Madison Bowey and Brady Keeper are both right-side veterans we could see in Vancouver this year, but if so it will be because of injuries. Bowey has far more NHL experience so may have the earlier call-up. Like with Hunt, that these two are being paid the same in either league gives a hint where expectations lie.
I heard the #Canucks did a bit of business that some might describe as arranged neatly and in order.
— Daniel Wagner (@passittobulis) August 15, 2021
(Never mind. Inside joke. Continuing…)
The signing was initially viewed with alarm. A four-year deal for what should be the team’s third-pair defenceman? And at $2.5 million? And he’s 28 years old!?! But the team just got rid of etc. Much of which is perfectly reasonable: he doesn’t score. That’s not being metaphorical, either, as last season Poolman had one assist in 39 games playing 18 minutes a night. He was mostly paired up with Josh Morrissey, but his usage was as “the safe one” of the attacker/defender pair. It didn’t work particularly well, unfortunately. He did miss eleven games with COVID-19, but even with that considered, there’s not a lot to look at that might justify either the term or the money.
If you want to be optimistic, his absent offence could change in joining the Canucks. Vancouver isn’t much for the whole “defence” half of pairings, preferring either to get involved in the attack when the opportunity arises. And Poolman does have a history of reasonable production at the College and AHL levels. It’s a real question about who he does pair with. In the running are the aforementioned Brad Hunt or one of two youngsters with radically different styles. If the left side is finished with Olli Juolevi, then the pair will be more about shutting down opponents than scoring. If it’s the gleeful maniac Jack Rathbone then the opposite will hold true. And it would be no surprise if Poolman spends time with both in 2021-22.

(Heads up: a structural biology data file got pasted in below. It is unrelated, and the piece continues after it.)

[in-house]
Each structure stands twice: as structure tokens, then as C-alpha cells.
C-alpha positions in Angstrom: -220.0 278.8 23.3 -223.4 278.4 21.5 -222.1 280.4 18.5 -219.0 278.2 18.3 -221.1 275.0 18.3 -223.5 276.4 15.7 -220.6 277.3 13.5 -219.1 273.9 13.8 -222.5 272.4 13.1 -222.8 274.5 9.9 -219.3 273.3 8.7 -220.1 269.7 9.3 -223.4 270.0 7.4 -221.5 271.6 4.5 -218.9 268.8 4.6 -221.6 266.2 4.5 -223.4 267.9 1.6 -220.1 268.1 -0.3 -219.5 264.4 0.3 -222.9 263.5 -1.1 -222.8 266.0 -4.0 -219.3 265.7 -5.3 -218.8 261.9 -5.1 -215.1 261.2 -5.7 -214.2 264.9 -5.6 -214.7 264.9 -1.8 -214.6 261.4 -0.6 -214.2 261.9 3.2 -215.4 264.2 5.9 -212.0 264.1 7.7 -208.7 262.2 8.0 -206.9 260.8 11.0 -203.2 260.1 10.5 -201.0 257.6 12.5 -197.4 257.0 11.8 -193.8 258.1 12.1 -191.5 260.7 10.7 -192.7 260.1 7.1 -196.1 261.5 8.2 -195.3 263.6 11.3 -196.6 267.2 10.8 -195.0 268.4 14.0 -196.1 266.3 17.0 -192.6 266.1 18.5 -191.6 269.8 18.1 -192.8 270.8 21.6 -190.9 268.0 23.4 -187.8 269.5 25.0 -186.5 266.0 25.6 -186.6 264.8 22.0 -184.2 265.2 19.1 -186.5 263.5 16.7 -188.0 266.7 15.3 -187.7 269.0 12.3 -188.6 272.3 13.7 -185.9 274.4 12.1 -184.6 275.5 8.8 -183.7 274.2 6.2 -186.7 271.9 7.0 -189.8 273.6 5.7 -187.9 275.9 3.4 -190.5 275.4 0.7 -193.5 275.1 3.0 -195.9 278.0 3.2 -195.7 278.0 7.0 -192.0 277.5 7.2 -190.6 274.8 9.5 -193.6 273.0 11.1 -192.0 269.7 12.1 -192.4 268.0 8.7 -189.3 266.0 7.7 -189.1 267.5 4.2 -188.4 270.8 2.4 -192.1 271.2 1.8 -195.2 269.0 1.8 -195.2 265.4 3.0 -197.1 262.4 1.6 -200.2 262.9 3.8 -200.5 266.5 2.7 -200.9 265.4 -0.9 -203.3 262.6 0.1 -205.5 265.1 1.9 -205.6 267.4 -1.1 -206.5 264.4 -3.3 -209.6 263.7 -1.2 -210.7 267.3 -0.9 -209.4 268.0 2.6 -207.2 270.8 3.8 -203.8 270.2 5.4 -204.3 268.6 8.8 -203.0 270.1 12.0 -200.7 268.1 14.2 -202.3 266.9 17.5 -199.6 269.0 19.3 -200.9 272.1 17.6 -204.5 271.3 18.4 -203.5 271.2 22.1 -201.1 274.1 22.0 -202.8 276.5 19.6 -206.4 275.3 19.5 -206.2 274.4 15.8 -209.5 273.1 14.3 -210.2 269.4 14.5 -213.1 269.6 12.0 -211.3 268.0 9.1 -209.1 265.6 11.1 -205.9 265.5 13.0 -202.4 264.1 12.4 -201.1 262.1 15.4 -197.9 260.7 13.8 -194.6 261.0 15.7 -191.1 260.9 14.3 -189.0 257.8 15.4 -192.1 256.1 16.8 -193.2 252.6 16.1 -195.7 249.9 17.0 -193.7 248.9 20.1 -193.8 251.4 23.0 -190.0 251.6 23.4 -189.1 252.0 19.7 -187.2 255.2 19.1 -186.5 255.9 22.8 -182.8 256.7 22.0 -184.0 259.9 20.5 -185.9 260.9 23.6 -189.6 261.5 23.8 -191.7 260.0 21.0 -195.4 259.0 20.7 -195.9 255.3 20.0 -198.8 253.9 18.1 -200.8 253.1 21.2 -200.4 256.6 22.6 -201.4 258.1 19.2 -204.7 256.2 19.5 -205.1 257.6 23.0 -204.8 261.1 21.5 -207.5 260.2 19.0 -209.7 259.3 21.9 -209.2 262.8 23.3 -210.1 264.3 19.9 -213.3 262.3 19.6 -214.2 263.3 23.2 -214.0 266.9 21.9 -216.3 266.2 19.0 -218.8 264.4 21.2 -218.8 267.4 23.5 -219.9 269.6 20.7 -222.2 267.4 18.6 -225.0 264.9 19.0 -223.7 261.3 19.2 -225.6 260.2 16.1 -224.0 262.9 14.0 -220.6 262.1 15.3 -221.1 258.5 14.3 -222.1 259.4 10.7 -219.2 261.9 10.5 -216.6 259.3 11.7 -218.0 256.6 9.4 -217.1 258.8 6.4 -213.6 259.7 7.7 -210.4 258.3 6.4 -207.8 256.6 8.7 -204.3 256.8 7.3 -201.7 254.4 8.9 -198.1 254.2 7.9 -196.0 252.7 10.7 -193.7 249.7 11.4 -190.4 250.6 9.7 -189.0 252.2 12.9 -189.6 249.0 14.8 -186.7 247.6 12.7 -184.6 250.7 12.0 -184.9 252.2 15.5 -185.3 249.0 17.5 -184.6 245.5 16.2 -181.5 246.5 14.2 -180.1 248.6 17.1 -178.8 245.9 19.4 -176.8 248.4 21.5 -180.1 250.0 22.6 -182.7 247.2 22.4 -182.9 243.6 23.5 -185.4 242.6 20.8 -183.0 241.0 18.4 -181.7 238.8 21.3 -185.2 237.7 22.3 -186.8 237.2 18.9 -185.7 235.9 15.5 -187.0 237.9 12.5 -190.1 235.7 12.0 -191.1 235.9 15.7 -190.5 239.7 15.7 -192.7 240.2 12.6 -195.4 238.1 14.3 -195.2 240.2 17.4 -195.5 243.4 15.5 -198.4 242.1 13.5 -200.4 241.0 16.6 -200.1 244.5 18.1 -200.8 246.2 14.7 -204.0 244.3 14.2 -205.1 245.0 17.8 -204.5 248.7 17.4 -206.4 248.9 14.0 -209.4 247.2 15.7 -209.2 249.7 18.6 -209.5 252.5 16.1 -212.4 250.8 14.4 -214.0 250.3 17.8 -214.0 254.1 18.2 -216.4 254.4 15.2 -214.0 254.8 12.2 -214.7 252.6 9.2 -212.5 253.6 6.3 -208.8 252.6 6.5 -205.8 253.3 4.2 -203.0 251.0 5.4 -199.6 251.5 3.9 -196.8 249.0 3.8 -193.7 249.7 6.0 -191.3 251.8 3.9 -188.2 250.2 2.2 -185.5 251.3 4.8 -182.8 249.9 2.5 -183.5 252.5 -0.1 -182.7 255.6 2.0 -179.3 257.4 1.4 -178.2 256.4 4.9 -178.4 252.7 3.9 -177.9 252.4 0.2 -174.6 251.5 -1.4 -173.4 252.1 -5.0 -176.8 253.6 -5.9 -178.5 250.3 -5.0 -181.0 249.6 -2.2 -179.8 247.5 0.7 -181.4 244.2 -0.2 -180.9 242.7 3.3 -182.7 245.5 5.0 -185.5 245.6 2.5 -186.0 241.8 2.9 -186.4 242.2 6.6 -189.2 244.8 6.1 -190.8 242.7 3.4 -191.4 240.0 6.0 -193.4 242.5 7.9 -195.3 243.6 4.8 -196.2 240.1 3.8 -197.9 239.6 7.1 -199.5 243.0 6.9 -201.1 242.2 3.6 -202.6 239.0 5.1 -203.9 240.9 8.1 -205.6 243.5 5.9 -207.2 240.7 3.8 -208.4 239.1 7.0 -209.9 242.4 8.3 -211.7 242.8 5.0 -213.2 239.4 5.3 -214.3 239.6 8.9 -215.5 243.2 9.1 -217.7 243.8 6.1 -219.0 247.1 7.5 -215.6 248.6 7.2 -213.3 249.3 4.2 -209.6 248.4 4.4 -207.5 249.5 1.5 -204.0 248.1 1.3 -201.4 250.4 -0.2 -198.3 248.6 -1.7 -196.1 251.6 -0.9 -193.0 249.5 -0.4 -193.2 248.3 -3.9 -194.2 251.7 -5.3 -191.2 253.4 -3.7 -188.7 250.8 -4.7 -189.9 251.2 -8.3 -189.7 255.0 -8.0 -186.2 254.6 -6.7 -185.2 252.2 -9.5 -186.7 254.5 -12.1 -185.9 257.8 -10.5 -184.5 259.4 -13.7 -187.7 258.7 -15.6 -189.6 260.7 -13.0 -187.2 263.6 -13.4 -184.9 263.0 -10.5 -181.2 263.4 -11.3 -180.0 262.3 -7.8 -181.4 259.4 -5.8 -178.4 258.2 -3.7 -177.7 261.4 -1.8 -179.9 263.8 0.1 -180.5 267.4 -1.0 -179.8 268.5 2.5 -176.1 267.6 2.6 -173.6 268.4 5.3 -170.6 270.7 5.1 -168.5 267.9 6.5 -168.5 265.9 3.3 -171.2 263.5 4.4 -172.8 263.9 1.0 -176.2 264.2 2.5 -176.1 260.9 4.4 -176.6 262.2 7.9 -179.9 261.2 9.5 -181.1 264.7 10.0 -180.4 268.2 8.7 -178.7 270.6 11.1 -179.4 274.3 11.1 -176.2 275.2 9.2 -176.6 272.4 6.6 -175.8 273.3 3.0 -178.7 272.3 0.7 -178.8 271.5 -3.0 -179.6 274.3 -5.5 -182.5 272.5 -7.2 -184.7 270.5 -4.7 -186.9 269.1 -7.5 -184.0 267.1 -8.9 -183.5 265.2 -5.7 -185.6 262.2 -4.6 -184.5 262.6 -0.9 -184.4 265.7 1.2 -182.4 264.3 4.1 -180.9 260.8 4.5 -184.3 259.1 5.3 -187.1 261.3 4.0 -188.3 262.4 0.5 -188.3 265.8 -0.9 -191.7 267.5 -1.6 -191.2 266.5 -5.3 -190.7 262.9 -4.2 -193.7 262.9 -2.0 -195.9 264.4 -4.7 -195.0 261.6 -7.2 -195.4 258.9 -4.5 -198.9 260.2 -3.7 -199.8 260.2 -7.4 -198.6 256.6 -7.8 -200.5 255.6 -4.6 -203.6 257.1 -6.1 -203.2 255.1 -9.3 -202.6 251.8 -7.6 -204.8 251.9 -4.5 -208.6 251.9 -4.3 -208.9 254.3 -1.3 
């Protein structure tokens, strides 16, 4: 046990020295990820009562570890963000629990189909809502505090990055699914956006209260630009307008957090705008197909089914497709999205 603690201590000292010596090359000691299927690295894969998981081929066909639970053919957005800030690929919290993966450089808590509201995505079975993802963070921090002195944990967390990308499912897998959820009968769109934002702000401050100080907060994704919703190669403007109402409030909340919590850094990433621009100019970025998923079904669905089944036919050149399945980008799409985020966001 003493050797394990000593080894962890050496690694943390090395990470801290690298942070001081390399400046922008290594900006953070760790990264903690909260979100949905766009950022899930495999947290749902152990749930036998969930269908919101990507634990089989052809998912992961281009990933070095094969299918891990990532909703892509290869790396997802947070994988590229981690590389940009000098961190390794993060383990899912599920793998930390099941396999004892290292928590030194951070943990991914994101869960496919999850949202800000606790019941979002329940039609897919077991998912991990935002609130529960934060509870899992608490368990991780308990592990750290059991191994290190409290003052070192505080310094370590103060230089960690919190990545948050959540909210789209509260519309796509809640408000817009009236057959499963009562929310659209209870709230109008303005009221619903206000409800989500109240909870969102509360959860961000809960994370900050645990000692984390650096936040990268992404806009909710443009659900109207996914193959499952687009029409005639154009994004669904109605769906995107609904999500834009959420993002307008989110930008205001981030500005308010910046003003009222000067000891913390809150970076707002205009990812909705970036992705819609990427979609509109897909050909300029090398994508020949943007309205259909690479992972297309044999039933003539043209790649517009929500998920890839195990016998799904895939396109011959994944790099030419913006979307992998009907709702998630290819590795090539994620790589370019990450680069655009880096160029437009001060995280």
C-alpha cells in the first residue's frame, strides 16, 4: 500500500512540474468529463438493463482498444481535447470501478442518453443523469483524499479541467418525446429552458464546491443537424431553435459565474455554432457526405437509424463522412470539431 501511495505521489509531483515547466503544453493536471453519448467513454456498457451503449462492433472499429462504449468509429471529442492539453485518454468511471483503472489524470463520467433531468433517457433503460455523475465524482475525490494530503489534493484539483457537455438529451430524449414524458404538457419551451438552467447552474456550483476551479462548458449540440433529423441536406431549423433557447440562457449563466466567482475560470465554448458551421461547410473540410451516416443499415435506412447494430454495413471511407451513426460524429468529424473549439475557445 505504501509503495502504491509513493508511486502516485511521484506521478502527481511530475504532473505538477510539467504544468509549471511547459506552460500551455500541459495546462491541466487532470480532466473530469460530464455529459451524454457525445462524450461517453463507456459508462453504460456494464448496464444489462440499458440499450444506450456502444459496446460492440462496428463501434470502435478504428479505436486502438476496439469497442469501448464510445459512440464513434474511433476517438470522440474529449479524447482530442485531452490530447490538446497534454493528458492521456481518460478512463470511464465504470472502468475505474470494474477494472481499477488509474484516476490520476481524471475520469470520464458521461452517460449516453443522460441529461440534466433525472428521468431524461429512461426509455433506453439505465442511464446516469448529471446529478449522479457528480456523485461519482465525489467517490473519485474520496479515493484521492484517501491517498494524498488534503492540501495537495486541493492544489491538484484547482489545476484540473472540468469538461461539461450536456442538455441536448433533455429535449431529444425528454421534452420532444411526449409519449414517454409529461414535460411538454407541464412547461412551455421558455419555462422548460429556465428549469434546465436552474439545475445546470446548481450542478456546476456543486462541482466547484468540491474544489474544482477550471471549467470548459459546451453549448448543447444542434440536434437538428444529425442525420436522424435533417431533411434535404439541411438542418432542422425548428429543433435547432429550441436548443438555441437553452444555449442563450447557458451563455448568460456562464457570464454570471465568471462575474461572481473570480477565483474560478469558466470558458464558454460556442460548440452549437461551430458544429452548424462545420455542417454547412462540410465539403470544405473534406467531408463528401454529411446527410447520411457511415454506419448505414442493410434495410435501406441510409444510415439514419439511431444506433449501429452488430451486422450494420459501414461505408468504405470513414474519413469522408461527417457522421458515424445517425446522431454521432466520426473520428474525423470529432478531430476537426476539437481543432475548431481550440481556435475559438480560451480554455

Oh, you heard this happened? The joy of making a super-high-risk deal like bringing in Oliver Ekman-Larsson is that the measure of “success” is instantly skewed. Fans who expect an unmitigated disaster can be appeased by a modest improvement to Ekman-Larsson’s defence. There are no fans who are predicting what the notoriously optimistic general manager does – that he’ll be the number one defenceman – so there aren’t really any high expectations to manage. Even the most devout Canuckleheads heard that and said “Dude. Come on.”
The real hope for his improvement with the Vancouver Canucks defence is twofold. The first is that he’ll be playing in a more offence-focussed system. The second is much more fingers-crossed: that the veteran will be re-energized with the new team. It’s no secret that the Canucks’ reputation among Swedish players is high and increasing with the new management additions. With the Arizona Coyotes going through a total to-the-bone rebuild, the 11-year veteran can join a team already on the rise. Ekman-Larsson has been to the playoffs twice in his 11 years: once in the Bubble in Edmonton and once eight years ago.
A lot has been made of his defensive failings, but some of that is mental. Losing physicality, letting opponents get to the front, slower return from the attacking end. These are mistakes players are more prone to when they are at the end of the year and playoffs are out of sight. Playing out the string encourages veterans to play with one eye on next year and get out of this one uninjured. Those weren’t happening to Ekman-Larsson four or five years ago. The move from Arizona’s disfunction, the change of playing styles, joining a young and improving team… All of this could combine to revitalize the 30-year old and get some of his younger play back.
Can that happen for six more seasons? The Vancouver Canucks defence – and their fans – sure hope so.
TORONTO, ON – FEBRUARY 11: Oliver Ekman-Larsson #23 of the Arizona Coyotes skates against the Toronto Maple Leafs during an NHL game at Scotiabank Arena on February 11, 2020 in Toronto, Ontario, Canada. The Maple Leafs defeated the Coyotes 3-2 in overtime. (Photo by Claus Andersen/Getty Images)